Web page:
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At the end of November I was at a different sort of conference to the ones I normally get to attend.  This one, Design4learning was held at the OU in Milton Keynes, but was a more general education conference.  Described as “The Conference aims to advance the understanding and application of blended learning, design4learning and learning analytics ” Design4learning covered topics such as MOOCs, elearning, learning design and learning analytics.

There were a useful series of presentations at the conference and several of them are available from the conference website.   We’d put together a poster for the conference talking about the work we’ve started to do in the library on ‘library analytics’ – entitled ‘Learning Analytics – exploring the value of library data and it was good to talk to a few non-library people about the wealth of data that libraries capture and how that can contribute to the institutional picture of learning analyticPoster for Design4learning conferences.

Our poster covered some of the exploration that we’ve been doing, mainly with online resource usage from our EZProxy logfiles.  In some cases we’ve been able to join that data with demographic and other data from surveys to start to look in a very small way at patterns of online library use.

Design4learning conference poster v3

The poster also highlighted the range of data that libraries capture and the sorts of questions that could be asked and potentially answered.  It also flagged up the leading-edge work by projects such as Huddersfield’s Library Impact Data Project and the work of the Jisc Lamp project.

An interesting conference and an opportunity to talk with a different group of people about the potential of library data.

Photograph of office buildings at Holborn Circus

Holborn Circus – I was struck by the different angles of the buildings


For me two big themes came to mind after this year’s Future of Technology in Education Conference (FOTE). Firstly, around creativity, innovation and co-creation; and secondly about how fundamental data and analytics is becoming.

Creativity, innovation and co-creation

Several of the speakers talked about innovation and creativity.  Dave Coplin talked of the value of Minecraft and Project Spark and the need to create space for creativity, while Bethany Koby showed us examples of some of the maker kits ‘Technology Will Save Us’ are creating.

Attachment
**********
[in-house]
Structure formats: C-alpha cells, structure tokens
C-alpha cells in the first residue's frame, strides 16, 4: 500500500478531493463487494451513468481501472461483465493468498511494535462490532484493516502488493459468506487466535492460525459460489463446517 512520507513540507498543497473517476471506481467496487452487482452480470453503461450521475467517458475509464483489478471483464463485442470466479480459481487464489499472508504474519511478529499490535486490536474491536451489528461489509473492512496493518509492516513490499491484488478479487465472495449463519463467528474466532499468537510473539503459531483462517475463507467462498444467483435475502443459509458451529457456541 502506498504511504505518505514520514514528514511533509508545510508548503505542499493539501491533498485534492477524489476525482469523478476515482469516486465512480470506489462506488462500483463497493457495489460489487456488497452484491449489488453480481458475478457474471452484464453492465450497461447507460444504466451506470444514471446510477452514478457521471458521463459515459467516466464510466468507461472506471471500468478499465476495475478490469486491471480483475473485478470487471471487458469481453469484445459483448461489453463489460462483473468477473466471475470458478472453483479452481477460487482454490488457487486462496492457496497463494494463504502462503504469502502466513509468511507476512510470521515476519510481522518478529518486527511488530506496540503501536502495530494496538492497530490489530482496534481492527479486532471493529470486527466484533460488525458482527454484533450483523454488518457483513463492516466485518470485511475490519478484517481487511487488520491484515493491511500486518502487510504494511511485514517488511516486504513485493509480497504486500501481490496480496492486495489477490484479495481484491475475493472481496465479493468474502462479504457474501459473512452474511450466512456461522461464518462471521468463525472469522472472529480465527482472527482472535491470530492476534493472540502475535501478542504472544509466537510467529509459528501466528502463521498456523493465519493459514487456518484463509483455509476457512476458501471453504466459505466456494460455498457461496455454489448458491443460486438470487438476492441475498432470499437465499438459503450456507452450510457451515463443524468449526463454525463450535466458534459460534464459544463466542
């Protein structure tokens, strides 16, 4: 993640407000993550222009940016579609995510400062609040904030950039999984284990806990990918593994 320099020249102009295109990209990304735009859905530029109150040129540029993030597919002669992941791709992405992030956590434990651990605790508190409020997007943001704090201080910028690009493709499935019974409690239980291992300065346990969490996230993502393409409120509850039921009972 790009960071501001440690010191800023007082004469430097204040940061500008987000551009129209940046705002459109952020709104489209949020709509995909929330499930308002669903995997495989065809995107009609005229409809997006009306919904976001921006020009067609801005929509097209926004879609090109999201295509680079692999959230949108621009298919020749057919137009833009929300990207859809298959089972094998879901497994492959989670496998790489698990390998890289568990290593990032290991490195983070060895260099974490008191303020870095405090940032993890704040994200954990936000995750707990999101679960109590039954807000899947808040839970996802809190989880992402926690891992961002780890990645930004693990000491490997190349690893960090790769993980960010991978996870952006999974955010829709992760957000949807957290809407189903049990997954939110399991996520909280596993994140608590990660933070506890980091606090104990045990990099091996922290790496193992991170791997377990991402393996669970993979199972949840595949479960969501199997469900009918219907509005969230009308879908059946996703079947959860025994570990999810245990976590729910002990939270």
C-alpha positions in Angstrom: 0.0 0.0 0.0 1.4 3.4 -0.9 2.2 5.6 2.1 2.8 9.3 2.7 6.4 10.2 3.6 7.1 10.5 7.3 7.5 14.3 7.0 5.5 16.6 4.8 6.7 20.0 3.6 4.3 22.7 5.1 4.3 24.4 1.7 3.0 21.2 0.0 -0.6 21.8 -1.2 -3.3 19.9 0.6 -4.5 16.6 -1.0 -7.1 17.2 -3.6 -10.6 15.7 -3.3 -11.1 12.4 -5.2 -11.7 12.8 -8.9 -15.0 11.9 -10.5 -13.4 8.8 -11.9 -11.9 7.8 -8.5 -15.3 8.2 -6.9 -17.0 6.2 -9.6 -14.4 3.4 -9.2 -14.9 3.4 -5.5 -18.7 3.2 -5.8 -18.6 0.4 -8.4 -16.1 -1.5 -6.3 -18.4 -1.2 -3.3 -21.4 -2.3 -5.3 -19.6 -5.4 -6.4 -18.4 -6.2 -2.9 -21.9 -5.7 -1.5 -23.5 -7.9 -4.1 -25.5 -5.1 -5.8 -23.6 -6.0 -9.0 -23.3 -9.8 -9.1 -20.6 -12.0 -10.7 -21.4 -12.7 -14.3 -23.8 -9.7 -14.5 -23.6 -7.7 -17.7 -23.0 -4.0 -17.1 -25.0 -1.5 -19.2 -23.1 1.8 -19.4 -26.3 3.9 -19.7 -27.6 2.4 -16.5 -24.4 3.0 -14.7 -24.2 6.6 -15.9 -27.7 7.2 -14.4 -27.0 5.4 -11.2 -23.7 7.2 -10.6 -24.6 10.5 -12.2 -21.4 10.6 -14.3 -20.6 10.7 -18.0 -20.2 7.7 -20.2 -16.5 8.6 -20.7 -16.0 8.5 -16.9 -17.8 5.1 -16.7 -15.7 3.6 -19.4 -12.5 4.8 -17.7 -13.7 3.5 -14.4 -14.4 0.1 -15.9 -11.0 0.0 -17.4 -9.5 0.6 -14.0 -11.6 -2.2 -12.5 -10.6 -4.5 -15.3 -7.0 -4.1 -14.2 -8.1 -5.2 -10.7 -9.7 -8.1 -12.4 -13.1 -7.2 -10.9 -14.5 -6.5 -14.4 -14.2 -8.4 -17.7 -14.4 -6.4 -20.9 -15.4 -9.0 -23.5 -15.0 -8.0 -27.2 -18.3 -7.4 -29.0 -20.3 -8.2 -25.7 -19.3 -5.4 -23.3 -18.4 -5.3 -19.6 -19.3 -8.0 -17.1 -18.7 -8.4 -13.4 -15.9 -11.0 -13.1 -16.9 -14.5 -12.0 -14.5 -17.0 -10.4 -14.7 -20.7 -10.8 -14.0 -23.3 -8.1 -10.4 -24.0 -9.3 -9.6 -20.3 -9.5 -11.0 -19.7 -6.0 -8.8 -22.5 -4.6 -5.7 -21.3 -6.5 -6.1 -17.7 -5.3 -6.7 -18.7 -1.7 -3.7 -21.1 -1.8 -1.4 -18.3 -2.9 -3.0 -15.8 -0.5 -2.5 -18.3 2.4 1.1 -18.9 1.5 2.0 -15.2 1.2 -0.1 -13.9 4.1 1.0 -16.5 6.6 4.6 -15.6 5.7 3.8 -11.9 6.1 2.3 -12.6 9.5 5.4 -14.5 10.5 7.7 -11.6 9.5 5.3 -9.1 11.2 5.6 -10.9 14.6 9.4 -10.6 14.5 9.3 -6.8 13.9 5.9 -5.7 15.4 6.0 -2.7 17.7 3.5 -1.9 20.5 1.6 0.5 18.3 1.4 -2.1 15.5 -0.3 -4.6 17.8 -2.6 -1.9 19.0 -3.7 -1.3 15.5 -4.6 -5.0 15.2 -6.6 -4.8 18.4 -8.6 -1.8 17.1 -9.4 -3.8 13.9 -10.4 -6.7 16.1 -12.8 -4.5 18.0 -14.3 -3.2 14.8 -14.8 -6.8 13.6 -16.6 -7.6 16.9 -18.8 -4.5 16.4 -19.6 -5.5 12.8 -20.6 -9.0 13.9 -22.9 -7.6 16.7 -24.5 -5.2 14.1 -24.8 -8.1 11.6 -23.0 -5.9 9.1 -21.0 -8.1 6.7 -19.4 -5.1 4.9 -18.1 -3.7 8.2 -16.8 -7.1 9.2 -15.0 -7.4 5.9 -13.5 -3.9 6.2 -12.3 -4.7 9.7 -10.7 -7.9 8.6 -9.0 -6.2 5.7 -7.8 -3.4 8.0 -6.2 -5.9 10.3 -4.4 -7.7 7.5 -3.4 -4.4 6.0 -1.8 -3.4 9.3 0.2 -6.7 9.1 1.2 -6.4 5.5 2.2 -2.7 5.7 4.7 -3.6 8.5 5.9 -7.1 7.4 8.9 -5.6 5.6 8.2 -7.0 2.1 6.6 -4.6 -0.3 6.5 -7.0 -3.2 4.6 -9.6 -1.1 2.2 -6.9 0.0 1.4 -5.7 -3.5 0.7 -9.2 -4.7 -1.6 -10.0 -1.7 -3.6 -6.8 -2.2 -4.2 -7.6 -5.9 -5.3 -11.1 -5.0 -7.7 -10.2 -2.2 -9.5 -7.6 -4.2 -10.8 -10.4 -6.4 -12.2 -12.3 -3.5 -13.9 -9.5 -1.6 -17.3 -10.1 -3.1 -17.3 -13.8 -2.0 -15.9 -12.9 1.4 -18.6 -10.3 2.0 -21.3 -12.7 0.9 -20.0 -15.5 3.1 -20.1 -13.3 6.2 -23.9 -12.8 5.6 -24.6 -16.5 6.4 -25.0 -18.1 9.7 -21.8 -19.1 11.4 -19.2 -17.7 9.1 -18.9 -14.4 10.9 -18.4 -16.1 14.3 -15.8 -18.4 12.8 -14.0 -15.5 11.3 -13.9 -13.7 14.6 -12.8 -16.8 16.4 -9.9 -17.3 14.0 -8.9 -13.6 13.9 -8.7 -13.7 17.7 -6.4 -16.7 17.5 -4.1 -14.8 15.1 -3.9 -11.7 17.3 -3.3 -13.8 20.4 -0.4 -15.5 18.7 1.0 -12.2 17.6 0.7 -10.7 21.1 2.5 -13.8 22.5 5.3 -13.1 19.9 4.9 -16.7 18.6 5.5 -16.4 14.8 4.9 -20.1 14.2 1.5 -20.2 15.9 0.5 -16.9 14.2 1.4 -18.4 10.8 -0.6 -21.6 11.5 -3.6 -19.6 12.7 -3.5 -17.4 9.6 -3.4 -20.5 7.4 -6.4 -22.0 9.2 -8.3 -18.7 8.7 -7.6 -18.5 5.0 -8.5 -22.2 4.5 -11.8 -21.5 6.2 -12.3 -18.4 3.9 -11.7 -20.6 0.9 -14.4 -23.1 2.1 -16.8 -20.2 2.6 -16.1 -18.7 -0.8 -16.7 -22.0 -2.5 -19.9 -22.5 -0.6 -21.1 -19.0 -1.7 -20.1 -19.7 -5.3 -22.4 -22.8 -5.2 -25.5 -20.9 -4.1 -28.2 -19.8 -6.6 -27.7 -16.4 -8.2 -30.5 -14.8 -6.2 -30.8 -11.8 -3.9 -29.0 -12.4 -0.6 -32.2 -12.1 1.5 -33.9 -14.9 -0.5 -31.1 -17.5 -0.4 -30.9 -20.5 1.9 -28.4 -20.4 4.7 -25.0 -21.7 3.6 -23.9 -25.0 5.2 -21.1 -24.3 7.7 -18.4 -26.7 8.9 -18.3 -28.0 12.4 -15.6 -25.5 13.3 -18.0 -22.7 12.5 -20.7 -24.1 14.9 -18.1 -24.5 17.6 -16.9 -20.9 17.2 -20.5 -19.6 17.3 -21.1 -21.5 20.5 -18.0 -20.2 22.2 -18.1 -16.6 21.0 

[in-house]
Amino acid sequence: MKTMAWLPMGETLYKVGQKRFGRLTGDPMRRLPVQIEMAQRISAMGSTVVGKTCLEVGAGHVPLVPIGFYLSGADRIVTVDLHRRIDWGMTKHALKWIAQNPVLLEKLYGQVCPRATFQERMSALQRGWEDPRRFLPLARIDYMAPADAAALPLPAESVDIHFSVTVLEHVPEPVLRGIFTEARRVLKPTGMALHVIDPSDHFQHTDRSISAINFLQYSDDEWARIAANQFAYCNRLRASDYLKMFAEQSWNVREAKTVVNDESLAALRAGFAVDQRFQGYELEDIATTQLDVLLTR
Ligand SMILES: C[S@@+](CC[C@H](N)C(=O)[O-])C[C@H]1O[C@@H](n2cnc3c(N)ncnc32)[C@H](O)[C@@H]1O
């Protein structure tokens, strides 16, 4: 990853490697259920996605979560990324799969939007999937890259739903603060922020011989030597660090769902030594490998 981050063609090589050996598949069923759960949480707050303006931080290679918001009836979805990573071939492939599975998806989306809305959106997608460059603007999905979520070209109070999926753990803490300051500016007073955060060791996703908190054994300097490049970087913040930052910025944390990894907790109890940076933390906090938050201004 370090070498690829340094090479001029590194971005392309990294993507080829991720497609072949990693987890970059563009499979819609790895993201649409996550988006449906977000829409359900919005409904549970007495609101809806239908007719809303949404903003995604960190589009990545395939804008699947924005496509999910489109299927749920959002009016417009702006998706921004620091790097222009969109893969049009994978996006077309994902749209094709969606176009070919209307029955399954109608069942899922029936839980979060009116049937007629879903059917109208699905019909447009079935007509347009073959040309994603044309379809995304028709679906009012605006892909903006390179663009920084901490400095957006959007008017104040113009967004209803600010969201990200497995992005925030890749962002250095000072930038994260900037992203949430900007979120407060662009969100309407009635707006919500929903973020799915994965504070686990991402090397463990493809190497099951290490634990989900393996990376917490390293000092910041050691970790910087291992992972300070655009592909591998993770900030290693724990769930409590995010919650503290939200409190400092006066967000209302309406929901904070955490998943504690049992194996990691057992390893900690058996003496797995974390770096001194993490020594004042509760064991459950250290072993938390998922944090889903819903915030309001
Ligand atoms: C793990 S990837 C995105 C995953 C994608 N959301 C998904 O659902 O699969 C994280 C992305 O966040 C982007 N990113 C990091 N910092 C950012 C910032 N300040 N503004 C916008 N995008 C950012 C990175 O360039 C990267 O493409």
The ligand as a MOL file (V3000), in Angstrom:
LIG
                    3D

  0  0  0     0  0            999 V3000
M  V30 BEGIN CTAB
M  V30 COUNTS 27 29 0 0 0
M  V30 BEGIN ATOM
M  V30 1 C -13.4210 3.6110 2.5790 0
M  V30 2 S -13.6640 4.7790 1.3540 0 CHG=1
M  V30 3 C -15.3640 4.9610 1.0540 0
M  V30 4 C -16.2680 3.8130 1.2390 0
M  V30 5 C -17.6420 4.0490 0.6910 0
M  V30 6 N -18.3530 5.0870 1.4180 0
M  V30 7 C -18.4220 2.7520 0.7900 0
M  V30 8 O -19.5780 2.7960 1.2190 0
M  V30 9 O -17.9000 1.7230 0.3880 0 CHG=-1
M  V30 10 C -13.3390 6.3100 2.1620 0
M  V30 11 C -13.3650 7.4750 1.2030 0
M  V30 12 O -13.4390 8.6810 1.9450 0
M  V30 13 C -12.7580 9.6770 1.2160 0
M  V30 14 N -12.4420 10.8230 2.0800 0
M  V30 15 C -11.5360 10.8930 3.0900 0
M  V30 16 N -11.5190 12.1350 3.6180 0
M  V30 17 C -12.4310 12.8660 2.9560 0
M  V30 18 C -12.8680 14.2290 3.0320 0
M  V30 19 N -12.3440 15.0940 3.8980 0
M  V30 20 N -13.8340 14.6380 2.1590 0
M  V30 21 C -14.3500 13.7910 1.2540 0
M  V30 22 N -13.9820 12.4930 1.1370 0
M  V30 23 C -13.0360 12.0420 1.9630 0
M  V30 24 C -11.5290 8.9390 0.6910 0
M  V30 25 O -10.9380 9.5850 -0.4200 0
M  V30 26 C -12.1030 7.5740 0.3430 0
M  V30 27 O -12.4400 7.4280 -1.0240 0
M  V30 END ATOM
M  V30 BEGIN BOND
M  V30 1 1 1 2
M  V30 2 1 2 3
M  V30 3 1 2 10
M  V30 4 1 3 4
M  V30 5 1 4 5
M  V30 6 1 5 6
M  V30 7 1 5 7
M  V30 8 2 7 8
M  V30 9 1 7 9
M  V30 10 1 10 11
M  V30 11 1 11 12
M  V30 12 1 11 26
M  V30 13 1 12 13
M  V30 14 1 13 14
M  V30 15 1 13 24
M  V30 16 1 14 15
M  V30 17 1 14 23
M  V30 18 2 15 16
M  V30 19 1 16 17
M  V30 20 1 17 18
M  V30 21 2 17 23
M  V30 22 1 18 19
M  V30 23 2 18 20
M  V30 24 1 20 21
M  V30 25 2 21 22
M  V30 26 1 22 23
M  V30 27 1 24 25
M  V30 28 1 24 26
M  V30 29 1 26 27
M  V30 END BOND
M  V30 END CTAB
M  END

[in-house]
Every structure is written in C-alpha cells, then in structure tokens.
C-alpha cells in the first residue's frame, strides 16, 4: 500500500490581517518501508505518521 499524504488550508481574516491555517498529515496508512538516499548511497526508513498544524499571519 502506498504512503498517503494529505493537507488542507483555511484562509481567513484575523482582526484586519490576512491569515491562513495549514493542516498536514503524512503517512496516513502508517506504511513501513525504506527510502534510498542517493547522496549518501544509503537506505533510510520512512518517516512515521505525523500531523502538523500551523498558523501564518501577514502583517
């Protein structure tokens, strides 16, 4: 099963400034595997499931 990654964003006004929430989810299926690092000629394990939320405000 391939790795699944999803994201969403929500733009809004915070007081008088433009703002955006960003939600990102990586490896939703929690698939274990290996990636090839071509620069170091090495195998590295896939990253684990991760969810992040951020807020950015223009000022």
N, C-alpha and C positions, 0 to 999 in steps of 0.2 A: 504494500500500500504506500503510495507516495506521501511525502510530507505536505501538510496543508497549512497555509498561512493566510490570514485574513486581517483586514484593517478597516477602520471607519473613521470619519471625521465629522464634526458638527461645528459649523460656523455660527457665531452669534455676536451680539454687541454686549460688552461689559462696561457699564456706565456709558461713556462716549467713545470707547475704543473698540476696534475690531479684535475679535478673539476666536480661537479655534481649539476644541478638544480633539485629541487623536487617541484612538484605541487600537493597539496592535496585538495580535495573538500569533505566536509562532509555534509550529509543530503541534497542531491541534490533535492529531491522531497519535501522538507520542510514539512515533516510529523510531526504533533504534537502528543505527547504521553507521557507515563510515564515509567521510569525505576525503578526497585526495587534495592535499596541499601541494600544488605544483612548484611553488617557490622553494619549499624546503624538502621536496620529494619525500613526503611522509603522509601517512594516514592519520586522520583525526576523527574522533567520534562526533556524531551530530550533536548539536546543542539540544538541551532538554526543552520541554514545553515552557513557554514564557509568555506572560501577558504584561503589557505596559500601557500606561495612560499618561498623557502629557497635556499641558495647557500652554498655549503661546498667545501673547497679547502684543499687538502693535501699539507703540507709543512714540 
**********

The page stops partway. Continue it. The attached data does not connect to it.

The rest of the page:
Others talked of ‘flipping the classroom’ and learning from students as well as co-creation and it was interesting in the Tech start-up pitchfest that a lot of the ideas were student-created tools, some working in the area of collaborative learning.

Data and analytics

The second big trend for me was about analytics and data.  I was particularly interested to see how many of the tools and apps being pitched at the conference had an underlying layer of analytics.  Evaloop which was working in the area of student feedback, Knodium – a space for student collaboration, – offering interaction and sharing tools for video content, Unitu – an issues tracking tool and MyCQs – a learning tool, all seemed to make extensive use of data and analytics, while Fluency included teaching analytics skills.  It is interesting to see how many app developers have learnt the lessons of Amazon and Google of the value of the underlying data.

Final thoughts and what didn’t come up at the conference

I didn’t hear the acronymn MOOC at all – slightly surprising as it was certainly a big theme of last year’s conference.  Has the MOOC bubble passed? or is it just embedded into the mainstream of education?  Similarly Learning Analytics (as a specific theme).  Certainly analytics and data was mentioned (as I’ve noted above) but of Learning Analytics – not a mention, maybe it’s embedded into HE practice now?

Final thoughts on FOTE.  A different focus to previous years but still with some really good sessions and the usual parallel social media back-channels full of interesting conversations. Given that most people arrived with at least one mobile device, power sockets to recharge them were in rather short supply.

FOTE 2012 app screenshot“When did someone from Amazon last come round to your door and say sorry, we’ve changed the interface, would you like some training?” (Dave Coplin from Bing, at FOTE 2012).

I’ve blogged before about the idea that you shouldn’t have to give your users training for them to be able to use your website, so it was quite interesting to hear someone from a large IT company like Bing say pretty much the same thing at FOTE the other week.  And Dave Coplin’s presentation is worth catching up with on the FOTE mediasite (link at the bottom of this blog post).

It was my second time at FOTE and last time one of my reflections was on the amount of effort they had put into getting android and iOS apps for the conference.  So there was a similar set of apps this year, in green rather than yellow and it was certainly good to have everything together in a nice neat app.  One thing though I did notice was that the attendance list in the app was a bit sparse with names.  Not quite sure why but presumably people had to opt-in to have their names included.  In some ways that was a shame as it made it difficult to find out who was there – I only realised that someone who works in the same building as me was at the conference when they asked a question from the audience.  Although a lot of the networking at conferences these days takes place on social networks, mainly twitter and Google Plus, while the conference is taking place, it’s still good to have access to a list of delegates.